(Image: Google Earth)
Groom Lake, the highly classified US government test site in the Nevada Desert, known as Area 51, is one of the world’s most intriguing and best known military facilities. But despite its popularity among aviation enthusiasts and conspiracy theorists, what goes on there remains top secret and firmly under wraps. Essentially, though, it equates to the discreet testing of next-generation aircraft and related technologies.
But the question remains, what happens to these classified planes when their development or technology demonstration programmes come to an end? It’s a matter of public knowledge that various secret projects have been buried within the Nellis Test Range over the years – one example being Lockheed’s low observable Have Blue proof-of-concept aircraft, which paved the way for the groundbreaking F-117 Stealth Fighter. The more fortunate airframes, however, are thought to be retired to a mysterious hangar known as ‘Dyson’s Dock’, where they await their eventual fate – declassification or disposal.
What is Dyson’s Dock?
(Image: CIA, public domain – Lockheed A-12s while in secret storage at Palmdale, CA)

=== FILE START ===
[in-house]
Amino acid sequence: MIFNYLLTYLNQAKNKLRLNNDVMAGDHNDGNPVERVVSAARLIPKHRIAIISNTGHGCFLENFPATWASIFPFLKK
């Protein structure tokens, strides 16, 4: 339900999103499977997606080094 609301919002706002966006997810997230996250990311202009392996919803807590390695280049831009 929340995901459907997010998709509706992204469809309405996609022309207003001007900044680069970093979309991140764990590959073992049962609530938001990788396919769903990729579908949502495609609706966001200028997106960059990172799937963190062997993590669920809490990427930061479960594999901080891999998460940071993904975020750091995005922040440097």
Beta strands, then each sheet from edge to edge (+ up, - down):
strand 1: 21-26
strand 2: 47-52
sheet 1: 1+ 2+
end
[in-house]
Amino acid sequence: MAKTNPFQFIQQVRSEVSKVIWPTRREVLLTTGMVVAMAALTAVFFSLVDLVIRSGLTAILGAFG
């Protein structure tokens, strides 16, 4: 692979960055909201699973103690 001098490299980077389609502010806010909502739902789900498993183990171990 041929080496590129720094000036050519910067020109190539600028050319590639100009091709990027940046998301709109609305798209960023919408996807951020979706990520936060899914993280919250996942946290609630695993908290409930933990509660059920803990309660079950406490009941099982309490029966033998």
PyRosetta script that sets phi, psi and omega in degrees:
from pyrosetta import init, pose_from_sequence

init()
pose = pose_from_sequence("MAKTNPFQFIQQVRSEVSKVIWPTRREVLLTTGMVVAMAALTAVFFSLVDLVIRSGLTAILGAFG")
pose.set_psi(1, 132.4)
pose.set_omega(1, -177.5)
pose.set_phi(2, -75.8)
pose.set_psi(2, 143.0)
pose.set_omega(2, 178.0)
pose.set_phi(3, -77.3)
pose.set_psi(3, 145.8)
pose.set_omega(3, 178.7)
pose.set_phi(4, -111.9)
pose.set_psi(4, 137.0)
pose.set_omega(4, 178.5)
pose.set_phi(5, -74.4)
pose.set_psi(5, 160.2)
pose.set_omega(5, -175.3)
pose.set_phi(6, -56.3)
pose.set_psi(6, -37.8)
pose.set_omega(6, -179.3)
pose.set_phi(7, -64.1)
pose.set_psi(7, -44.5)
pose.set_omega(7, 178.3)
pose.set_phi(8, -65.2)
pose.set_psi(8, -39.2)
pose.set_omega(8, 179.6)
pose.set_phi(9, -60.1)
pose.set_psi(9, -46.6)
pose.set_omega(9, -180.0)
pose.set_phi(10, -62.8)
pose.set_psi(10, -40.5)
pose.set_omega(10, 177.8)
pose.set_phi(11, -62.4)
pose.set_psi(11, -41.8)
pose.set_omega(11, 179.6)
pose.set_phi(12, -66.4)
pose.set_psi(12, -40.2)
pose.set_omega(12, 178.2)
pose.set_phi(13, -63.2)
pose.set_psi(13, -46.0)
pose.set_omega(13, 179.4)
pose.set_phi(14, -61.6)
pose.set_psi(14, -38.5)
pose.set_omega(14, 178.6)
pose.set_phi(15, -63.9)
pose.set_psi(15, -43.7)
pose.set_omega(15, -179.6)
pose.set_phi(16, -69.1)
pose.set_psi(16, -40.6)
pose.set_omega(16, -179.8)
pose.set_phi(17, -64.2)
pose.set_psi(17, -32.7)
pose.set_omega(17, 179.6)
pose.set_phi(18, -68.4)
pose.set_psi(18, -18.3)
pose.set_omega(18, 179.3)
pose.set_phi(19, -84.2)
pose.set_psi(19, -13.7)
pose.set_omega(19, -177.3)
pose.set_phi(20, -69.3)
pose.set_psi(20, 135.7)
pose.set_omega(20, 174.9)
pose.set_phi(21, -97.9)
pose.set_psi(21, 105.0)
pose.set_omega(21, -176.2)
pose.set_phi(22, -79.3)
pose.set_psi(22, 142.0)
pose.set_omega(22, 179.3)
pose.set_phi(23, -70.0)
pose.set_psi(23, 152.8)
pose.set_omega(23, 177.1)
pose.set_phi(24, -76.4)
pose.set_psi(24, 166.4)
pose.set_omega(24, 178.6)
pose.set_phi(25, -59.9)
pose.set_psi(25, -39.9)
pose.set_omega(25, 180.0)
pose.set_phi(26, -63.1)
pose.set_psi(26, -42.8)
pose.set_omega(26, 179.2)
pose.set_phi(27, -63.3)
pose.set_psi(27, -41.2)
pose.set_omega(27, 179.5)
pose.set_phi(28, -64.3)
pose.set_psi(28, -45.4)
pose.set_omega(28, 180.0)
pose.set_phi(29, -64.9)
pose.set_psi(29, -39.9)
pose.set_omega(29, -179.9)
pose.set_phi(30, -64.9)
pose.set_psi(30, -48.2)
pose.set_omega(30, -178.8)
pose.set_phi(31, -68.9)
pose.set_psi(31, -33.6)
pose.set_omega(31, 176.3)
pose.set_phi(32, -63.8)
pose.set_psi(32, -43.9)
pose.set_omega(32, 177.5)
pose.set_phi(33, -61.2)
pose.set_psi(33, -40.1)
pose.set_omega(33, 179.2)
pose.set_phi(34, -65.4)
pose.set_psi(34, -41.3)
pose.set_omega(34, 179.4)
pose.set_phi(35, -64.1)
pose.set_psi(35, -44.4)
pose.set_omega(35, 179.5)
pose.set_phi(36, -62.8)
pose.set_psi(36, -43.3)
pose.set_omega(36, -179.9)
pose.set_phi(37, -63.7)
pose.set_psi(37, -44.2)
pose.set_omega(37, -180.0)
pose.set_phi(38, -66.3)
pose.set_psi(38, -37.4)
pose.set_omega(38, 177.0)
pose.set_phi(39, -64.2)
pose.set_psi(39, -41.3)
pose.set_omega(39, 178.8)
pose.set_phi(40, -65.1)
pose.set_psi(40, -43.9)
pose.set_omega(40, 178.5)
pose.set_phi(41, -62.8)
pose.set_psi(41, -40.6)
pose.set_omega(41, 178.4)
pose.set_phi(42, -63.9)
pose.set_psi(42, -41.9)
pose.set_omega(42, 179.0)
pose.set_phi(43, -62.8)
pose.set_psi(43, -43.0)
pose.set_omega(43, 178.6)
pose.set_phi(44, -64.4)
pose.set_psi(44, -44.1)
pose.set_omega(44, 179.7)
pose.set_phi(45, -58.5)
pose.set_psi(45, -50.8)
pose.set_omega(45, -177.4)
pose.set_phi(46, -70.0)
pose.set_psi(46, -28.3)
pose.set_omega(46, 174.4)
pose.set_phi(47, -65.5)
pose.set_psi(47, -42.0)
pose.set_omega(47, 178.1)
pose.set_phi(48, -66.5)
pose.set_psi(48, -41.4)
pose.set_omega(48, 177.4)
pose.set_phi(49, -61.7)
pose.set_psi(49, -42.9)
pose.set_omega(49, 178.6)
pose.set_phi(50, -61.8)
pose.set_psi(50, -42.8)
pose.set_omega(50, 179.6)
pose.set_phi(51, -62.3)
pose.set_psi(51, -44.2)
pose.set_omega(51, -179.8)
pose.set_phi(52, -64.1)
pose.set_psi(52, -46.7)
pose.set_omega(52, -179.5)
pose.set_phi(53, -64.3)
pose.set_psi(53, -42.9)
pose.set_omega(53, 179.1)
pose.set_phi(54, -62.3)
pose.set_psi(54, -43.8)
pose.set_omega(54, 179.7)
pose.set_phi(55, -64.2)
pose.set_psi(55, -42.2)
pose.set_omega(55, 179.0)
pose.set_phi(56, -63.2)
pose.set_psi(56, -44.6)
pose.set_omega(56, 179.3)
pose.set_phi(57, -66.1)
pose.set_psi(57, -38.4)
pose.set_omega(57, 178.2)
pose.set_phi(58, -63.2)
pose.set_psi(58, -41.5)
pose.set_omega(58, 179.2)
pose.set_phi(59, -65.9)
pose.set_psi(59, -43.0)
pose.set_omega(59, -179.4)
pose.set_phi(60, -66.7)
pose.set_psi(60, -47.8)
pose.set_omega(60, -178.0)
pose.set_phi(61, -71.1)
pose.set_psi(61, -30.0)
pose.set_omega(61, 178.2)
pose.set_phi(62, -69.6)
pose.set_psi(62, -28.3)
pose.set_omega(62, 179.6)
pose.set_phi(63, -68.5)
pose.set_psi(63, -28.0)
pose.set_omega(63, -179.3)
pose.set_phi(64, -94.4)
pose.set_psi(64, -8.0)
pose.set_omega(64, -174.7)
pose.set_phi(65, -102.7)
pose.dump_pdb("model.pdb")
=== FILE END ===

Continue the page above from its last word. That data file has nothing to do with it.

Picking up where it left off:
Dyson’s Dock’s precise function remains unclear, but the most likely explanation suggests that it’s a storage facility for projects that have run their course but aren’t ready to be unveiled publicly. Its location is thought to be within Area 51’s massive Hangar 18 complex (top), possibly in a lower bay beneath office space on the west side of the building.
Some references to Dyson’s Dock point to a classified museum, where base workers with the appropriate security clearance can view past projects in all their glory – essentially a warehouse full of planes that you and I will never get to see, despite many of them likely being rather conventional in design. Others, however, assert that projects remain segregated, and that few people are cleared to view all of them.
(Image: US Air Force – F-117s stored at Tonopah Test Range)
But if the thought of a classified museum seems a bit far-fetched, a more plausible explanation holds that Dyson’s Dock is a place where high ranking US officials visiting Groom Lake can witness retired projects that successfully achieved their objectives.
Commenting on a previous Urban Ghosts article about top secret aircraft graveyards, respected contributor ‘Shadowhawk’ wrote on the ATS forum: “I have heard testimony from multiple sources (including former high ranking base command staff) about the “secret museum” in which examples of classified aircraft were preserved for VIP show-and-tell.”
What’s inside Dyson’s Dock?
(Image: USAF via Stratosphere Models – Lockheed FDL-5 replica)
It’s impossible to know for certain what aircraft, manned or unmanned, sit collecting dust in Dyson’s Dock. Multiple sightings of strange and unidentified planes over the decades offer tantalising clues, though their reliability is often questionable. Two articles written by Aviation Week’s Bill Scott, however, about a rumoured spaceplane sighted at Kadena AFB and a triangular aircraft seen flying with F-117s, may offer some insight.